Friday, March 14, 2008

Coupon Loyalty

At my house we get a lot of coupons. I thought it might be worthwhile to do a little digging to find out a little more about customer loyalty as it relates to consumer coupons. First, some statistics:

1. 300 billion coupons are distributed in the United States each year, which equates to offers that have a total saving of $3 billion.
2. In the United States 1.26 percent of coupons are redeemed. This is only about one-third of the redemption rate in Canada where they redeem 4.46 percent.
3. The average household receives about 55 coupons a week which translates into 2800 per year. Of course, the number of coupons arriving will depend on the season and time of year.
4. 82 percent of coupons come in newspaper inserts - in Canada only 57 percent arrive in newspaper inserts.
5. The average face value of a coupon is 84 cents.
6. The average time before the expiration date is 3.2 months.
7. Coupon useage in the United states dropped 13 percent from 2005 to 2006 (according to CMS a company that tracks coupons trends).
8. When looking at the rate at which coupons are redeemed they found:
18 percent are used in the first three months
41 percent are redeemed between four and six months
34 percent are redeemed after six months.

It appears that companies that use coupons often use them to drive short-term sales rather than build customer loyalty. The companies may have other objectives; e.g. getting rid of excess inventory or increasing their cash position.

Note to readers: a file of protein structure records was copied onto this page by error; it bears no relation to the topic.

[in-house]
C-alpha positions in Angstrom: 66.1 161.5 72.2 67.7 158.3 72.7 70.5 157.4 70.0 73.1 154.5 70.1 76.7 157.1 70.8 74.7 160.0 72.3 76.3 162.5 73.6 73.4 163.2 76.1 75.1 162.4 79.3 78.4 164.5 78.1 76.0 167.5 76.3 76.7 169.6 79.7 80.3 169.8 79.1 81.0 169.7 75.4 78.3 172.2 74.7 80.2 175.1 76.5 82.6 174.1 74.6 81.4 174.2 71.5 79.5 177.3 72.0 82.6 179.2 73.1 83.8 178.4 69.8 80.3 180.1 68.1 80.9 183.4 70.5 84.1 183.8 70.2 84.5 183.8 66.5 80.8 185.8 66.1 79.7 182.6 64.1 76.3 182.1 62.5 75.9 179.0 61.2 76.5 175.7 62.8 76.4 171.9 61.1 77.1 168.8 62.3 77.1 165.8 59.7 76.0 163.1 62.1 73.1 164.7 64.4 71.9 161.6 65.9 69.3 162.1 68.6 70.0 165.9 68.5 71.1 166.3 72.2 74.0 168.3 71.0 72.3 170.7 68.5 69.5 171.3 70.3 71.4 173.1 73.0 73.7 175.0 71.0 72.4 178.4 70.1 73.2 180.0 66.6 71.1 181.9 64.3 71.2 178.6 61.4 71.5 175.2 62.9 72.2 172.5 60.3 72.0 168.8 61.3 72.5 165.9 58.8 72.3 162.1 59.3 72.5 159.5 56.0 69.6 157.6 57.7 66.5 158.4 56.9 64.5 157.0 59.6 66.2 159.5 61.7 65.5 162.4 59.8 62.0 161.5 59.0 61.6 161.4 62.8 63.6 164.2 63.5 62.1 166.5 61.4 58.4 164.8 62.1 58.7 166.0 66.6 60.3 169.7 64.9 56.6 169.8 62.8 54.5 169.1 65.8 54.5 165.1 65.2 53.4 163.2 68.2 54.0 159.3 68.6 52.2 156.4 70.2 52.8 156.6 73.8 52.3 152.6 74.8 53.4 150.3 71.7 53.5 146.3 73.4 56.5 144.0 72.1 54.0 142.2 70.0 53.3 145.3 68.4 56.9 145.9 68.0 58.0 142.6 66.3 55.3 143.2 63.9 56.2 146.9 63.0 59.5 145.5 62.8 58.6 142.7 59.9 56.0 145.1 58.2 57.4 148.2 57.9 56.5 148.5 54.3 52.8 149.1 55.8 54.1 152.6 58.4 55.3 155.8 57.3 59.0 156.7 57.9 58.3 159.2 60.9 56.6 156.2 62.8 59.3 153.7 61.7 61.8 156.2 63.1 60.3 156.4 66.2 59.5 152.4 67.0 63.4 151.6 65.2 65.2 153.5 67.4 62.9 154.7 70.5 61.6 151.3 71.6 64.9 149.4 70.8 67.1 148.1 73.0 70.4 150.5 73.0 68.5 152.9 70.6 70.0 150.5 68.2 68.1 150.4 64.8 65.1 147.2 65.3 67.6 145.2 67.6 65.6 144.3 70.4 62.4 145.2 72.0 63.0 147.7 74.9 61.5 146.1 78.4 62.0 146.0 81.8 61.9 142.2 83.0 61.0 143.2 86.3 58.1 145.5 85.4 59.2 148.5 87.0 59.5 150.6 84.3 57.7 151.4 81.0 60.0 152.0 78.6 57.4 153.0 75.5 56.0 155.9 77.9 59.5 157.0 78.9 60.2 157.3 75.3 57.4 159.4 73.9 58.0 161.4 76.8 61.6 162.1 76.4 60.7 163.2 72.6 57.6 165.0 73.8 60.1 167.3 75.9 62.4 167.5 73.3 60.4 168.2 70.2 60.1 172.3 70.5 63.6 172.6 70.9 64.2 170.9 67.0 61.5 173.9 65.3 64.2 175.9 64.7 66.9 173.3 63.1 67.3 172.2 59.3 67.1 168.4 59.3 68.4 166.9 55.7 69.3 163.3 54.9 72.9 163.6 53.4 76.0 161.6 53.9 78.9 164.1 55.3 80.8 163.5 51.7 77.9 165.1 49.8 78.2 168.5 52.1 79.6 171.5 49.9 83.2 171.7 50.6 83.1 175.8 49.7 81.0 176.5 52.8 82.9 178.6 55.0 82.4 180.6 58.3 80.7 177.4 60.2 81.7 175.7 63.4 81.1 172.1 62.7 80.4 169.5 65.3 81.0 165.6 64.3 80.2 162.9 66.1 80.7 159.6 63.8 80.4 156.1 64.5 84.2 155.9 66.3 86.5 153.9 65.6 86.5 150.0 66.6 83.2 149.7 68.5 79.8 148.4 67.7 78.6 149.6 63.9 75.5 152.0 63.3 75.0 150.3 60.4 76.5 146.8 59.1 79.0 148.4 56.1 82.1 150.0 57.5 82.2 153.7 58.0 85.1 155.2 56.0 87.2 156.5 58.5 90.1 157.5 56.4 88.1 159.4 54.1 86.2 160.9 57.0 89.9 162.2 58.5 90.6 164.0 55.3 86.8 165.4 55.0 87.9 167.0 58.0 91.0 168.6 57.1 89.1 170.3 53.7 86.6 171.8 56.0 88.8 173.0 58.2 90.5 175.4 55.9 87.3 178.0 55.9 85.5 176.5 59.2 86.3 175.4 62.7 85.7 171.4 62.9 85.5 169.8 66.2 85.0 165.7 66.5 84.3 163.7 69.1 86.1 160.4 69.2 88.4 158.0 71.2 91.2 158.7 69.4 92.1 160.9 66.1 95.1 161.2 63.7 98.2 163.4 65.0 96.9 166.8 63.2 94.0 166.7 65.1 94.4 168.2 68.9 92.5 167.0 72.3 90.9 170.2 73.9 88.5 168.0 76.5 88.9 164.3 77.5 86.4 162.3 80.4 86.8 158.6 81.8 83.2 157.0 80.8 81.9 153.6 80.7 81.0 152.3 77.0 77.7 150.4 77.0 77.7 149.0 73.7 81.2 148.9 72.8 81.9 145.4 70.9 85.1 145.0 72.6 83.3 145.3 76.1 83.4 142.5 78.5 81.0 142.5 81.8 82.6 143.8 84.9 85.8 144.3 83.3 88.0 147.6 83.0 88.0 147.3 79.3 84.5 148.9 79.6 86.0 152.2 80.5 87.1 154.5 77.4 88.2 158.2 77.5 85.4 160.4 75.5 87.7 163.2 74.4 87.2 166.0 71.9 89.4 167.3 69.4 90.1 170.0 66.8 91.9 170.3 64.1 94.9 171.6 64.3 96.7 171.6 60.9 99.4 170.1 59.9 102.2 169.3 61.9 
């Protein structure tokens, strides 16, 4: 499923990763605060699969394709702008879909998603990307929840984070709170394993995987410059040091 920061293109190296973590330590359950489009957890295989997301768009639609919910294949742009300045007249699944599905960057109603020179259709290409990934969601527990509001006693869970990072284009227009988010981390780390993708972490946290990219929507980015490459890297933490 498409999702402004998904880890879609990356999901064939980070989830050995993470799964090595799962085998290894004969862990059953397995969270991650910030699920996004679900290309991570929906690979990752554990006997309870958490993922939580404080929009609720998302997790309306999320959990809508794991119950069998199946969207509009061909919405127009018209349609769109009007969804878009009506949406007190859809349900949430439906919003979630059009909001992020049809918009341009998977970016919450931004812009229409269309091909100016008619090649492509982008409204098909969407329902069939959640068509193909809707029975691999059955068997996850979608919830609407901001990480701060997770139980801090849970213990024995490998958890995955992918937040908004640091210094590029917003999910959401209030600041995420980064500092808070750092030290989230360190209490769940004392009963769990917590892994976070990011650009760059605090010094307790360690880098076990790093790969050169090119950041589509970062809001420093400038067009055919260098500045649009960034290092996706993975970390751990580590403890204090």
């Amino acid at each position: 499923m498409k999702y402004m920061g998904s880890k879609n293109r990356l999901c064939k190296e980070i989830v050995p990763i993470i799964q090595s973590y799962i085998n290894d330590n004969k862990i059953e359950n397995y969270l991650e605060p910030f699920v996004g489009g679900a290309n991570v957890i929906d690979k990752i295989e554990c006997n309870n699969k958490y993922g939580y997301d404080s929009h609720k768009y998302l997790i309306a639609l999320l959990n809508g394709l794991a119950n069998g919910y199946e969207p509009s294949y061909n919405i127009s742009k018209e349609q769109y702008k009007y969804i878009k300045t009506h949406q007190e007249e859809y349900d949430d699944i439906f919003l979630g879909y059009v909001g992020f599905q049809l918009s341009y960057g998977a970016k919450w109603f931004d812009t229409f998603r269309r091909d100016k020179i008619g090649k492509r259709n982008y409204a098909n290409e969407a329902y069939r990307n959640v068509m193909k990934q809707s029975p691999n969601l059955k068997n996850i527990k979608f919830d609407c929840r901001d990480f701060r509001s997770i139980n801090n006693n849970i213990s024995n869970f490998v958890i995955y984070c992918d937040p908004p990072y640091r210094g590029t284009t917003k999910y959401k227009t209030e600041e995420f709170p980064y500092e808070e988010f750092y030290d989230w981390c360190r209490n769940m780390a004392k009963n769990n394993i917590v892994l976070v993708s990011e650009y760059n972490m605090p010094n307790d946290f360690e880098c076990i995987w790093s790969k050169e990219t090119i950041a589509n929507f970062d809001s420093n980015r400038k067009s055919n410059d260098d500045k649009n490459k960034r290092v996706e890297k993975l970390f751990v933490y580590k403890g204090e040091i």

One of the drawbacks of coupons is that they take time to clip. People to day seem to have less time to go through the paper and clip coupons. It may be as simple as time and money; that is, how much time will it take me to clip these coupons and then how much will I save. It may not be worth it to spend the time for the amount of money I will save. Some stores are using technology to beat the need for coupon clipping. For example, Target is using a customer card which when scanned will show the available discounts at the time the customer is in the store so that they do not have to clip the coupons before they come to the store. The coupons are available at the cashier once the customer card is scanned.

One area of interest is how much of a discount to offer on a coupon. There are some studies by ICOM Information and Communications, a company that tracks coupon behavior, which indicate that as the value of a coupon rises, so will the number of people who will redeem it - up to a point. Apparently there is a point at which the impact of the discount plateaus and further discounting does not increase the number of customers who will redeem the coupon. The company usually tries to figure out where the "sweet spot" is; that is, where the expiration date and value offered get the most return on investment.

The bottom line is that store coupons are not about building customer loyalty, they are a mechanism designed to bring customers in the store once. The customer loyalty is only as good as the value of the coupon and the convenience of the store location. There is no relationship building in this process. This is all about getting a good deal - if it is worth it.

2 comments:

Nilz said...

A good statistical analysis. I just would like to add one more point, though not based on any statistics but from my experience in digital coupon - overuse of coupons may result in more damages than any good to the reputation of the stores.

Salene said...

Keep up the good work.

 

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